Potential of mixed consortium of Enterobacteriaceae and Serratia marcescens in synthetic wastewater treatment and power generation in microbial fuel cell

Leung, Dexter Hoi Long (2020) Potential of mixed consortium of Enterobacteriaceae and Serratia marcescens in synthetic wastewater treatment and power generation in microbial fuel cell. MPhil thesis, University of Nottingham.

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Microbial Fuel Cell (MFC) is a promising technology that can treat wastewater and generate electricity simultaneously. Basic principle of an MFC uses microorganism in the form of biofilm that is cultivated on surface of anode that oxidizes the substrate provided. Common challenge faced for the realization of this technology in actual wastewater treating system includes the strict control of specific microbial strain growth throughout the treatment period. To overcome this, the performance of using common water-borne bacteria as the extracellular electron transfer (EET) strain was evaluated. A total of 14 water-borne bacteria, mostly from Enterobacteriaceae family, were isolated and subsequently identified from two different water sources, one with a more diverse community in an open system (lake) while the other is a more controlled environment in a closed system (household aquarium). Two dual-chambered MFC were set-up with different anode materials made up of graphite plate and carbon cloth to study the growth of a mixed consortium of bacteria isolated from lake water and pure culture from aquarium on respective electrode surface. Glucose, lactate, acetate, fumarate, and lastly fumarate coupled with lactate were then supplied as synthetic wastewater to determine power generation and wastewater treating ability. Pure culture of Serratia marcescens isolated from household aquarium were then used in similar set-up to evaluate their effect on MFC. The power densities generated from two reactors with different anode materials showed that the mixture of waterborne bacteria demonstrated better growth on graphite plate compared with carbon cloth. All reactors were capable in generating low amount of electricity, with highest at 0.90 mW/m2 through using fumarate coupled with lactate, lowest for all reactors when using glucose. This is due to the position of glucose in the respiratory pathway as compared to acetate. Additionally, MFC was able to utilise substrate inoculated efficiently, with high Chemical Oxygen Demand (COD) removal recorded at 95% when fumarate was supplied with lactate. However, low Coulombic Efficiency (CE) value was obtained which suggests electron loss during the EET process to other respiratory process or pathways such as methanogenesis. While it can generate power and treat synthetic wastewater, efforts such as characterisation, and engineering from the genetic aspects were still needed for these organisms to be applied in an MFC.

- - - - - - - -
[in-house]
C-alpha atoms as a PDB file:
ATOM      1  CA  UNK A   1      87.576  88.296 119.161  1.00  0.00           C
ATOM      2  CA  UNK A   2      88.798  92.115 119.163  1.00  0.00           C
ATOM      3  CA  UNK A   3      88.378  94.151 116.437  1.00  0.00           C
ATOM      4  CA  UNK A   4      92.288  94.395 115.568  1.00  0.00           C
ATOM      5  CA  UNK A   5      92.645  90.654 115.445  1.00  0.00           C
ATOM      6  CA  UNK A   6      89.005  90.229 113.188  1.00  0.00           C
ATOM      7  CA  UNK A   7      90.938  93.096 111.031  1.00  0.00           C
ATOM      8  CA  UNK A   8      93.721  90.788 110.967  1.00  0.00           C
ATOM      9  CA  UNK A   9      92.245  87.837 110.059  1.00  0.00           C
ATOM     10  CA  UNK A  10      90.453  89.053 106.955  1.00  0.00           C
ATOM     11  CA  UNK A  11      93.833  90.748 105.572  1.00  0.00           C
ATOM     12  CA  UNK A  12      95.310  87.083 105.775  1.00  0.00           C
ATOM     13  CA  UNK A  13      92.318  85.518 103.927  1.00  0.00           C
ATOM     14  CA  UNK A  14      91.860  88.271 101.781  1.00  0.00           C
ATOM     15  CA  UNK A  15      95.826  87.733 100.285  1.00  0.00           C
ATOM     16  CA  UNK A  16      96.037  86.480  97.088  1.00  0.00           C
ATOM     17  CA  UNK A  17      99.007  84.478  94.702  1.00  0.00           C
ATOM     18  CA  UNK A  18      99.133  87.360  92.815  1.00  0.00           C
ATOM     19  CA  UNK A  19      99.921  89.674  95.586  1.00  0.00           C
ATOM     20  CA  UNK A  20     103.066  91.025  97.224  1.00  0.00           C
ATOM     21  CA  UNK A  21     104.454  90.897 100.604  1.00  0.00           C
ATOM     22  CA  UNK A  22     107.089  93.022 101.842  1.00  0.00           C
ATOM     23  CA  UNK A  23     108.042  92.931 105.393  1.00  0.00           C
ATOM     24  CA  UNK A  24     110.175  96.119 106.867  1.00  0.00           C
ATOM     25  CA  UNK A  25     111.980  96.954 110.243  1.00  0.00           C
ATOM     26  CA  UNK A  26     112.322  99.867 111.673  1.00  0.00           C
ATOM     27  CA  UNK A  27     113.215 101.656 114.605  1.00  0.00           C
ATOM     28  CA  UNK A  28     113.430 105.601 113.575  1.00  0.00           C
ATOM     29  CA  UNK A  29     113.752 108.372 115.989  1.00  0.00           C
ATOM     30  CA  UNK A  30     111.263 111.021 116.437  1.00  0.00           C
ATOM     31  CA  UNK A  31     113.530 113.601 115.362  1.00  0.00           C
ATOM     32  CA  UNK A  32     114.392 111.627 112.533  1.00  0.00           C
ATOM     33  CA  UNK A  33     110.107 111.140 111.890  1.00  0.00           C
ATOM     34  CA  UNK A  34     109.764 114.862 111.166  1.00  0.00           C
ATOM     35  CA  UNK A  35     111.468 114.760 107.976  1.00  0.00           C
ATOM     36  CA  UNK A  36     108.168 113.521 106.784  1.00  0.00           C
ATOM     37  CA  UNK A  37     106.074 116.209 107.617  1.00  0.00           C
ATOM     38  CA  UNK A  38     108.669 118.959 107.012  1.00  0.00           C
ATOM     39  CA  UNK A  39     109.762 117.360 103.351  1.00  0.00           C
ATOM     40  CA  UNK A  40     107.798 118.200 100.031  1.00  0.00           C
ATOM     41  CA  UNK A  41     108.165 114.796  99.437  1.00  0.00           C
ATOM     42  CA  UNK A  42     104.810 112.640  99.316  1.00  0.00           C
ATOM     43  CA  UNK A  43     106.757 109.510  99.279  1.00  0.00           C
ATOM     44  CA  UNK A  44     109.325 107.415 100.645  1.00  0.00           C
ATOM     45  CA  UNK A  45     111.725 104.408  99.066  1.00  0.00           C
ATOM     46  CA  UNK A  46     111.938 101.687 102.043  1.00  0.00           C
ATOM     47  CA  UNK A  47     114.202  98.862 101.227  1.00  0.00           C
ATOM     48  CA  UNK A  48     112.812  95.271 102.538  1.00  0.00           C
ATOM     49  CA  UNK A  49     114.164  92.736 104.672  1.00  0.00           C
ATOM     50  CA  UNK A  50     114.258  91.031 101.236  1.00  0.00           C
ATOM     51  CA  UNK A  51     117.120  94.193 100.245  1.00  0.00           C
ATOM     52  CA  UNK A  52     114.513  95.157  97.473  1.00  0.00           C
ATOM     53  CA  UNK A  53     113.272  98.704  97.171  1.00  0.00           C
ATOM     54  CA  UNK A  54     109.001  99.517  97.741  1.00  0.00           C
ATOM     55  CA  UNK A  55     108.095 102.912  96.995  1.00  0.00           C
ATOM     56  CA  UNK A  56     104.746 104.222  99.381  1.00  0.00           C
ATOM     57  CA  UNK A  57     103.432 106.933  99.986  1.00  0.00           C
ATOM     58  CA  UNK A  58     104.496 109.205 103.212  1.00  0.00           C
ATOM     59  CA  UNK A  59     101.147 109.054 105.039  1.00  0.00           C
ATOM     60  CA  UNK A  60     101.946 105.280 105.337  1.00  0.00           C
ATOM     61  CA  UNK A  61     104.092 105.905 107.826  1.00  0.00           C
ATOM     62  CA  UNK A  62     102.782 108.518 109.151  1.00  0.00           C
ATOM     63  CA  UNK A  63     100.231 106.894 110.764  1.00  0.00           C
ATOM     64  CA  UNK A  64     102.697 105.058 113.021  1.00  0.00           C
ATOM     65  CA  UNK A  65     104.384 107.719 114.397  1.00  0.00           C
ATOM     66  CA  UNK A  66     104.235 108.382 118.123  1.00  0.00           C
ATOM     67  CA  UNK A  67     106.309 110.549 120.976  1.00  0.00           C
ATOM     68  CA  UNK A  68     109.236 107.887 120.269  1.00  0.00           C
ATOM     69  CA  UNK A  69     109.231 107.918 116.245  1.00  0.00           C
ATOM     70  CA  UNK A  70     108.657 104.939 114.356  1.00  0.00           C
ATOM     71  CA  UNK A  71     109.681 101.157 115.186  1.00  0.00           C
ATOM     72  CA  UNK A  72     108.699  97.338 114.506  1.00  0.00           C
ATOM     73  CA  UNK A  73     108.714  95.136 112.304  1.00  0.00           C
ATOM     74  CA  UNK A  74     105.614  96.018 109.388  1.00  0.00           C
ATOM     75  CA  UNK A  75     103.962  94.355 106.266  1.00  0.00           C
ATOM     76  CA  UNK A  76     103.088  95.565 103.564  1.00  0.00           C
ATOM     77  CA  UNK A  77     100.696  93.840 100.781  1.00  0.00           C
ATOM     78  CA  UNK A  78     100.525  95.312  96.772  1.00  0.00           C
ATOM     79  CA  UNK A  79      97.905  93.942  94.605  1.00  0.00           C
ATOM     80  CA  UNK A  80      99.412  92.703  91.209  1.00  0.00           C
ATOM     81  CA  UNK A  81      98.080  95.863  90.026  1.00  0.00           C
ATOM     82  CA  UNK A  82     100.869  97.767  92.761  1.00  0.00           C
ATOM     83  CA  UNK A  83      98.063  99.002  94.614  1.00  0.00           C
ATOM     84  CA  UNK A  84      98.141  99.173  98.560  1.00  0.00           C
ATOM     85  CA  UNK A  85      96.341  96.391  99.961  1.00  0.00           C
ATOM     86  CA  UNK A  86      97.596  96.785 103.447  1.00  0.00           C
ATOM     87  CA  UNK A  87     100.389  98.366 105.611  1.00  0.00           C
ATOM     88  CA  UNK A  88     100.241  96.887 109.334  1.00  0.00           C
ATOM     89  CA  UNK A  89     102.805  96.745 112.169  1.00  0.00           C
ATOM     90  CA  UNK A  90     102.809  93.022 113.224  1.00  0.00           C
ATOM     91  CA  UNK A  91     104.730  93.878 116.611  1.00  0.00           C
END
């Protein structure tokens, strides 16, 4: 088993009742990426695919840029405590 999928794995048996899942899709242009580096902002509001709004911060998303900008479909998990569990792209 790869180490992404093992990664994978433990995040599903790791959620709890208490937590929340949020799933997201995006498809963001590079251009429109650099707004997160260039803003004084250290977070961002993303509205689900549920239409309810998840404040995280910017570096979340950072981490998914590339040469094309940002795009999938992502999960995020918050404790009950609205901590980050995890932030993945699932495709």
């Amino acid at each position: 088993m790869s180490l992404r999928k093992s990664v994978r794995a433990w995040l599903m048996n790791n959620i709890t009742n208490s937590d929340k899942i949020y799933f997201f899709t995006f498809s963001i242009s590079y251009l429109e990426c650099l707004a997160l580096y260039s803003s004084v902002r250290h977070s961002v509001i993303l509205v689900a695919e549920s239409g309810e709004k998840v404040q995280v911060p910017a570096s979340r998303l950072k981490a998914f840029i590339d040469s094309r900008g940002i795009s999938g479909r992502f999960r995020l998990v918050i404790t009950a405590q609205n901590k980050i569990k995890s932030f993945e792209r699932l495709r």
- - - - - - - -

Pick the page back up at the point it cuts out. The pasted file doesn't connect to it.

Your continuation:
Item Type: Thesis (University of Nottingham only) (MPhil)
Supervisors: Chong, Siew Hui
Lim, Yin Sze
Keywords: Enterobacteriaceae, Serratia marcescens, microbial fuel cell, microbial fuel cell, wastewater treatment
Subjects: T Technology > TP Chemical technology
Faculties/Schools: University of Nottingham, Malaysia > Faculty of Science and Engineering — Engineering > Department of Chemical and Environmental Engineering
Item ID: 59824
Depositing User: Leung, Dexter Hoi Long
Date Deposited: 22 Feb 2020 04:40
Last Modified: 06 May 2020 10:50
URI: https://eprints.nottingham.ac.uk/id/eprint/59824

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